I expect a true Castille will be greener, sounds like a good experiment to make some and try to see how the numbers fit together afterward.
 

DianaMoon

Well-Known Member
Joined
Feb 22, 2018
Messages
190
Reaction score
82
Location
New York, NY
Okay so I didn't use any fragrance, I wanted the soap to be all natural, here is what happened...

I made the recipe using SoapCalc, with Olive oil, Coconut and Castor oil. Full info in the picture below.
After taking a whiff of the soap mixture cooking away I decided to lob in a small bottle of lemon essence for food, which was all I had and seems to have had no effect besides relieving me of €1.40.

You can see the end result in the other pictures, here is a breakdown of what I think went wrong...
  • Slow cooker (crock pot) was too hot (the low setting), the whitish areas in the soap have dried first, next time I will set to "warm"
  • Didn't stir it often enough, the white areas contain little brown burnt bits
  • Cooked too long, pouring soap resembled thick mashed potatoes rather than wet cement
  • Used no fragrance, the resulting soap smell was reminiscent of a hot Buffalo that had been chased around a field all day by hungry Lions.
Luckily over the past few days, the roaring smell subsided to a more believable level, and can now be tolerated and used.

The final soap is alright, good bubbles and lather, and it cleans well not falls apart. Good for a first attempt I'd say.
I will however be using something smelly in the next batch, maybe a few drops of Essential Oil (the safe ones), or I can order CP essence from the UK and wait a knuckle-biting week.





As I said I don't think they are ugly at all, but then, I'm not a fan of the fancy looking soaps - what's the point? It's soap, it gets washed down the drain...

But what are the whitish spots in the middle? I don't think it's unsaponified lye.
 

Techie Joe

Well-Known Member
Joined
Apr 1, 2018
Messages
119
Reaction score
42
Location
Ireland
As I said I don't think they are ugly at all, but then, I'm not a fan of the fancy looking soaps - what's the point? It's soap, it gets washed down the drain...

But what are the whitish spots in the middle? I don't think it's unsaponified lye.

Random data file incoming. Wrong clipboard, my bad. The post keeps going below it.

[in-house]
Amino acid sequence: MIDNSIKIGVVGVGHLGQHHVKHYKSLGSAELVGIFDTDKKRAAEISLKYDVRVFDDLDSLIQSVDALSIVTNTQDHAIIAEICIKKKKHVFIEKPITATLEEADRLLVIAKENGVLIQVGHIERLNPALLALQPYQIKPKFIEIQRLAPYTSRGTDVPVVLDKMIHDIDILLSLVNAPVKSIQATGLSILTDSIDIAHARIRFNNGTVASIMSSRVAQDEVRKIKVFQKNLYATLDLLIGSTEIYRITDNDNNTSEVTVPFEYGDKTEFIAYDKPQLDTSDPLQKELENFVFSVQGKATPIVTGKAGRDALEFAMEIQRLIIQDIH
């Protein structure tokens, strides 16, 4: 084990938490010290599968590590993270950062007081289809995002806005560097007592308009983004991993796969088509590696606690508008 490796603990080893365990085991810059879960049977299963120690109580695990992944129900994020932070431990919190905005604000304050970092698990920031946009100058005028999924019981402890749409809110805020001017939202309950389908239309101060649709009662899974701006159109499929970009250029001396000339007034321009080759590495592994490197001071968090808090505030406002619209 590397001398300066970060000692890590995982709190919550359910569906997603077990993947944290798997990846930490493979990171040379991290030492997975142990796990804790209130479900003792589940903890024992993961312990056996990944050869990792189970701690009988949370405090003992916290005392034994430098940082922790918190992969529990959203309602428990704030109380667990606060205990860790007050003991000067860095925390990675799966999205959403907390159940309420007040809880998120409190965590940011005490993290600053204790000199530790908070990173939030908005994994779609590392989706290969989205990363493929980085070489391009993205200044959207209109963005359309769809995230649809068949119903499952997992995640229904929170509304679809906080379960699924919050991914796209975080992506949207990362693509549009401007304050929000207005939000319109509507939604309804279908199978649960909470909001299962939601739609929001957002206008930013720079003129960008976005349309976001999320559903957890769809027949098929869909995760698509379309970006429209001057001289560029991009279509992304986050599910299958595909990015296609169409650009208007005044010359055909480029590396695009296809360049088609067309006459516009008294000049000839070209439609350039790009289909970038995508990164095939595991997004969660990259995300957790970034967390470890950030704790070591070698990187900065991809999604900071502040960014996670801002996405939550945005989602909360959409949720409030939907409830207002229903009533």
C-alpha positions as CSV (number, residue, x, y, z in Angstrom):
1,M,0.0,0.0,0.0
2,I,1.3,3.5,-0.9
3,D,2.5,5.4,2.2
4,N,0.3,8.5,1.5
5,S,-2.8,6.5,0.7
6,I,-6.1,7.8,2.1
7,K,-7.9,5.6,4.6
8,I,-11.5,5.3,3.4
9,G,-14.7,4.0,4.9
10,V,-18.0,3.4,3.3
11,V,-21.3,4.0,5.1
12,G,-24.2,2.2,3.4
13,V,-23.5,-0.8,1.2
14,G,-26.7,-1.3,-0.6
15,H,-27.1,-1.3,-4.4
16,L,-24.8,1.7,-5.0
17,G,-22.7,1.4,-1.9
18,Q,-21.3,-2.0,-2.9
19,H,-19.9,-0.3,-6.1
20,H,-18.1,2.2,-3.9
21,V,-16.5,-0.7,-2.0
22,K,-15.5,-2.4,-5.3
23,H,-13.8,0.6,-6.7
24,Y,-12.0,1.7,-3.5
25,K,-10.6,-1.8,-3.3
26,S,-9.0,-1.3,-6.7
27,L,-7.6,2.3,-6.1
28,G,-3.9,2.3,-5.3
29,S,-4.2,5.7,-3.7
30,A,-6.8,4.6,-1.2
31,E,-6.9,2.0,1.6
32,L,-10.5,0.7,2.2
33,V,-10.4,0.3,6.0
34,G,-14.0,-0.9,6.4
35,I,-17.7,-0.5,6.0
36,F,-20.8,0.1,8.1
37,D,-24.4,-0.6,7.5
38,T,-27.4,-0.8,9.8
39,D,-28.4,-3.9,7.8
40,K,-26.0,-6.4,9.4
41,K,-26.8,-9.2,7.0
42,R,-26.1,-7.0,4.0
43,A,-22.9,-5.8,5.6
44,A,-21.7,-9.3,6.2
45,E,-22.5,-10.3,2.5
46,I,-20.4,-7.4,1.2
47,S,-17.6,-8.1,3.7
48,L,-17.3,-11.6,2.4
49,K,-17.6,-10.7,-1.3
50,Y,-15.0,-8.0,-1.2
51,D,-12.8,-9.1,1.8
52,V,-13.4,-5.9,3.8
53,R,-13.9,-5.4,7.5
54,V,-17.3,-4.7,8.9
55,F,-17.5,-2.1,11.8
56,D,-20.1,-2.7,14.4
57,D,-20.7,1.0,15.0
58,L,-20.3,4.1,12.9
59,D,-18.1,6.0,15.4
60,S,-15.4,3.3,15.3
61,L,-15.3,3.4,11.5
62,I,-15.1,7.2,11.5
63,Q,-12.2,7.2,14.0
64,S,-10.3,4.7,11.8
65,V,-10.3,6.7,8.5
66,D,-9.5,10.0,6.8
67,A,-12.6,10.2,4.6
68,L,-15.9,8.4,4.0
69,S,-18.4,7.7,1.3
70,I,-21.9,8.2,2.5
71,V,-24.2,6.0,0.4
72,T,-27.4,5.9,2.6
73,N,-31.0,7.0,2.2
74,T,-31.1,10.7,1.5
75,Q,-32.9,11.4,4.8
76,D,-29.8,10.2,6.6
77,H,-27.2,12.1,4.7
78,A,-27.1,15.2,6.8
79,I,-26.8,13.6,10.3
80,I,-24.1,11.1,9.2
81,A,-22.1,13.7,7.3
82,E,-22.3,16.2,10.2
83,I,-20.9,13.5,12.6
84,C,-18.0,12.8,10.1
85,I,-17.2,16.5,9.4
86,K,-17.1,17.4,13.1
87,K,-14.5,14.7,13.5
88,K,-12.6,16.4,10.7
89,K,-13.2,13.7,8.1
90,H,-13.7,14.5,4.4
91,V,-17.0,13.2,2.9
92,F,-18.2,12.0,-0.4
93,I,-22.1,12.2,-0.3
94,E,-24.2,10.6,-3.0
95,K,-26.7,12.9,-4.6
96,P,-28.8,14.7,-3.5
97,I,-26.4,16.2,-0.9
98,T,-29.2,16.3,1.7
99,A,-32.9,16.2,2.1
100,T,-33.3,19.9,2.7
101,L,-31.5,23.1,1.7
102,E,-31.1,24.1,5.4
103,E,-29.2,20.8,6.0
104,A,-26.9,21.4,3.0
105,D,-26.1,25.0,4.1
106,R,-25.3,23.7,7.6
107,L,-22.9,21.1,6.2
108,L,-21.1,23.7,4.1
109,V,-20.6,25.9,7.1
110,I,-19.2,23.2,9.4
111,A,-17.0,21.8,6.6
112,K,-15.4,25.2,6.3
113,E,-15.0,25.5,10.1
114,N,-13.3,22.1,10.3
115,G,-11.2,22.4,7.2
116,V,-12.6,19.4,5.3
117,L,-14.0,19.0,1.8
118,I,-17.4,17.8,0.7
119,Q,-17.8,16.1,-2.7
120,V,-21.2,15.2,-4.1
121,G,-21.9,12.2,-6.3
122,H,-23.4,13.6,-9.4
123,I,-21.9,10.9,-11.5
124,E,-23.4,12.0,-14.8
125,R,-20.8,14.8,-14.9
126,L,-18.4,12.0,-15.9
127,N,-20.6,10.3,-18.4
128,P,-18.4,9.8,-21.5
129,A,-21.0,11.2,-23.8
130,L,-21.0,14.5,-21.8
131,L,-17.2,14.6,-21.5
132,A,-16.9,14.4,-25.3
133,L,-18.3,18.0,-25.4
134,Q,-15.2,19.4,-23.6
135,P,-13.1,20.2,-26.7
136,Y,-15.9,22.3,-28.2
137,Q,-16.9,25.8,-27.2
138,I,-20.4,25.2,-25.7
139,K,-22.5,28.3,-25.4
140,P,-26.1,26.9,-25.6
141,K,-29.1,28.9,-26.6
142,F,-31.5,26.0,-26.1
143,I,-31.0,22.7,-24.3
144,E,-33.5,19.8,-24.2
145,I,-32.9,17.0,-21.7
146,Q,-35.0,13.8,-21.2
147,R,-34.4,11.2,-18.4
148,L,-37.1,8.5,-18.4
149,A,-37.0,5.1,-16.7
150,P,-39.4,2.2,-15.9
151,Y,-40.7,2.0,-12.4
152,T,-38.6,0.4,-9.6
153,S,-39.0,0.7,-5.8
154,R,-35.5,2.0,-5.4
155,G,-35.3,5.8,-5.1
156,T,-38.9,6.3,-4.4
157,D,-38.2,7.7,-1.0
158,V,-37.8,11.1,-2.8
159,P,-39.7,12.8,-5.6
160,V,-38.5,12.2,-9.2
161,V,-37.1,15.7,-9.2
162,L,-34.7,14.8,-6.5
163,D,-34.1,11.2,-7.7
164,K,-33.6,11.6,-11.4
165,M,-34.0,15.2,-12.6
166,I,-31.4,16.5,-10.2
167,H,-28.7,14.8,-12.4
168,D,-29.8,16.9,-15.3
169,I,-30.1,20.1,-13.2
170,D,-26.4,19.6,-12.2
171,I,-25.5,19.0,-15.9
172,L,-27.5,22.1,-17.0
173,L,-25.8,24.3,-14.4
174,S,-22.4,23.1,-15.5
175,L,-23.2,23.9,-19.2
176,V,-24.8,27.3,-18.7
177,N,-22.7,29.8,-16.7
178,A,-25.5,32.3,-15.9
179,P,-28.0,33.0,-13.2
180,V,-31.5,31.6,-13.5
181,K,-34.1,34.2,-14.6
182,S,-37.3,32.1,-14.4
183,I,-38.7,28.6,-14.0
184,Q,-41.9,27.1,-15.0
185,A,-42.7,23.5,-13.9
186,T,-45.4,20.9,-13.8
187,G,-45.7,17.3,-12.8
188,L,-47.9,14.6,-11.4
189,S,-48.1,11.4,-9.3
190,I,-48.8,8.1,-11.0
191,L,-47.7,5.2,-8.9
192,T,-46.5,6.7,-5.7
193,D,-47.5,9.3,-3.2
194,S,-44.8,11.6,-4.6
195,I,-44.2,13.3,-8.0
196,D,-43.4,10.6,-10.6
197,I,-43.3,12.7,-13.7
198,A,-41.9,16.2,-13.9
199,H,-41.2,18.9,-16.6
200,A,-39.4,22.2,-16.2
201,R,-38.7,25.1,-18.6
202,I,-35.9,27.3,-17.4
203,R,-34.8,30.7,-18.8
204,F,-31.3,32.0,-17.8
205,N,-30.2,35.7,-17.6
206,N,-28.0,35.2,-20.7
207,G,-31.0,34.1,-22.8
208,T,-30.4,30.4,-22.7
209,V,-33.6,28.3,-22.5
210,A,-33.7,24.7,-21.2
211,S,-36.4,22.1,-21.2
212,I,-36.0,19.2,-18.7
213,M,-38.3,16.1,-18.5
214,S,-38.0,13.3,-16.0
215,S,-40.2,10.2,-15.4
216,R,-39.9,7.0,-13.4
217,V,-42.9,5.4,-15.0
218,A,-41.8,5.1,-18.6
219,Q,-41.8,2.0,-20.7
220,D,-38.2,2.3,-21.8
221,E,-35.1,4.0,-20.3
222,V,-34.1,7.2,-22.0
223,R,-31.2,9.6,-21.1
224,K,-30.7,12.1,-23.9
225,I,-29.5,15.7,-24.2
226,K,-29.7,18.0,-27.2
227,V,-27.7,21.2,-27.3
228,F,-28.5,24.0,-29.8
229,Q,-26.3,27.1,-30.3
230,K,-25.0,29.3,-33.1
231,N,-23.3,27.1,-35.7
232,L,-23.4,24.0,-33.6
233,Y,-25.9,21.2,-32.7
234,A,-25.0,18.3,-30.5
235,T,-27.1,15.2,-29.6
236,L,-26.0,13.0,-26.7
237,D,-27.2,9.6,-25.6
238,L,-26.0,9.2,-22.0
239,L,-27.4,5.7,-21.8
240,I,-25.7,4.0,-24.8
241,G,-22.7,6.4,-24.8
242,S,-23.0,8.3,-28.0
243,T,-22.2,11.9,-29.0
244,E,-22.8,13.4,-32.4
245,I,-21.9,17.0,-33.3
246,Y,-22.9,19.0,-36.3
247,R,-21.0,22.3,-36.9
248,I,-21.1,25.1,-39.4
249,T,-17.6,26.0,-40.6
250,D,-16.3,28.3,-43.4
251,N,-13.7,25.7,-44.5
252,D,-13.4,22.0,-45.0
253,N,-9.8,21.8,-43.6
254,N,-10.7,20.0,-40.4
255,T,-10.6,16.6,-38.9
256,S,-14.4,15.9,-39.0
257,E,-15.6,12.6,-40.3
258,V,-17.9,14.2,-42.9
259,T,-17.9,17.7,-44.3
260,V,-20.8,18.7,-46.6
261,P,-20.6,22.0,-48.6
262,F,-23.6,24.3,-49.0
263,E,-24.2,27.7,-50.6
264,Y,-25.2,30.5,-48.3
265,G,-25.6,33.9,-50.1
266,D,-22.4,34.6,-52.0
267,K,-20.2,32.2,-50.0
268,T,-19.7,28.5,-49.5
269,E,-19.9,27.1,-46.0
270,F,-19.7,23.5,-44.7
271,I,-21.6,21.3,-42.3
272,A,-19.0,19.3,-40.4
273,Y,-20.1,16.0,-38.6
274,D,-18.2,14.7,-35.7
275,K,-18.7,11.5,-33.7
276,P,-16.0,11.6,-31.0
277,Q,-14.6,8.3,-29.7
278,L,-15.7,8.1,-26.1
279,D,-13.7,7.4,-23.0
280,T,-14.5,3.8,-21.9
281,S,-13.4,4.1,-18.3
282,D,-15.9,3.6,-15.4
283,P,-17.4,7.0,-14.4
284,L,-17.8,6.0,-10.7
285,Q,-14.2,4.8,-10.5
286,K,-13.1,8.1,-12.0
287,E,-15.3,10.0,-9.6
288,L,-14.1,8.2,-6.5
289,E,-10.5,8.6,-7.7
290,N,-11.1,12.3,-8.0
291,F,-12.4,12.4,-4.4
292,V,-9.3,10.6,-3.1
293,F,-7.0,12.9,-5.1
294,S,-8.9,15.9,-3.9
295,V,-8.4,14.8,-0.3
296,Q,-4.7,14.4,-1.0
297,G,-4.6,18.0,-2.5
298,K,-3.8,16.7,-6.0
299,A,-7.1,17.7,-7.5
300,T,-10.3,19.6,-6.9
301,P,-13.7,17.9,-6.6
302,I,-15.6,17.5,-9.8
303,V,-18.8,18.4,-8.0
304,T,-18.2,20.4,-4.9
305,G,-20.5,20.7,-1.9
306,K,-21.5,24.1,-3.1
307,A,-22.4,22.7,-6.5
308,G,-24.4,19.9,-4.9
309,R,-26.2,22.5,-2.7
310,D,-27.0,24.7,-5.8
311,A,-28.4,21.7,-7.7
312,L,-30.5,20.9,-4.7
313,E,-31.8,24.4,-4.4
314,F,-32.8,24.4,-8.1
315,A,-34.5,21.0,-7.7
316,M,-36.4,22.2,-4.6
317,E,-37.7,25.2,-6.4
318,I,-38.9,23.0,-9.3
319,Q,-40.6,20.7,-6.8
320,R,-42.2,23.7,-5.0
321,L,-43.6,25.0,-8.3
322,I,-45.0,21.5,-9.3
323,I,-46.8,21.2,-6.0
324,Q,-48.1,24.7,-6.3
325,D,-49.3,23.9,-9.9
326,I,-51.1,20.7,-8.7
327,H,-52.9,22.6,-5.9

The white spots formed during cooking, they were the bits that were touching the hottest edge of the cooker and dried first.

I like a nice simple soap aswel, the furthest I may go is 2 colour swirl, but there might be young kids looking for sparkly soap or whatever, that's fair enough but I prefer simple and it has to be effective. I will be sticking to combinations of the same 3 or 4 colours.

The smell has calmed down a lot after 4 days, I'm using one of the bars regularly at the sink, I can recognize the Olive smell now.

I like fragrances like freshly cut grass, forest and peach, and may experiment with WD40 and Fisherman's friend o_O
 

DianaMoon

Well-Known Member
Joined
Feb 22, 2018
Messages
190
Reaction score
82
Location
New York, NY
The white spots formed during cooking, they were the bits that were touching the hottest edge of the cooker and dried first.

I like a nice simple soap aswel, the furthest I may go is 2 colour swirl, but there might be young kids looking for sparkly soap or whatever, that's fair enough but I prefer simple and it has to be effective. I will be sticking to combinations of the same 3 or 4 colours.

The smell has calmed down a lot after 4 days, I'm using one of the bars regularly at the sink, I can recognize the Olive smell now.

I like fragrances like freshly cut grass, forest and peach, and may experiment with WD40 and Fisherman's friend o_O
WD40? In the US that's a lubricant. Hm. Don't know what Fisherman's Friend is. OK I googled it. Hm.

I used to be a fragrance snob, only EOs for me, but I've learned my lesson, that fragrance/perfumery is mighty complicated, and the FO people know stuff we don't, so I am going to buy a dedicated fragrance from a reputable dealer in the future. The only exception would be lime & sandalwood, a combination that I like (although I dislike sandalwood alone). But for the most part EOs fade.
 

Latest posts

Top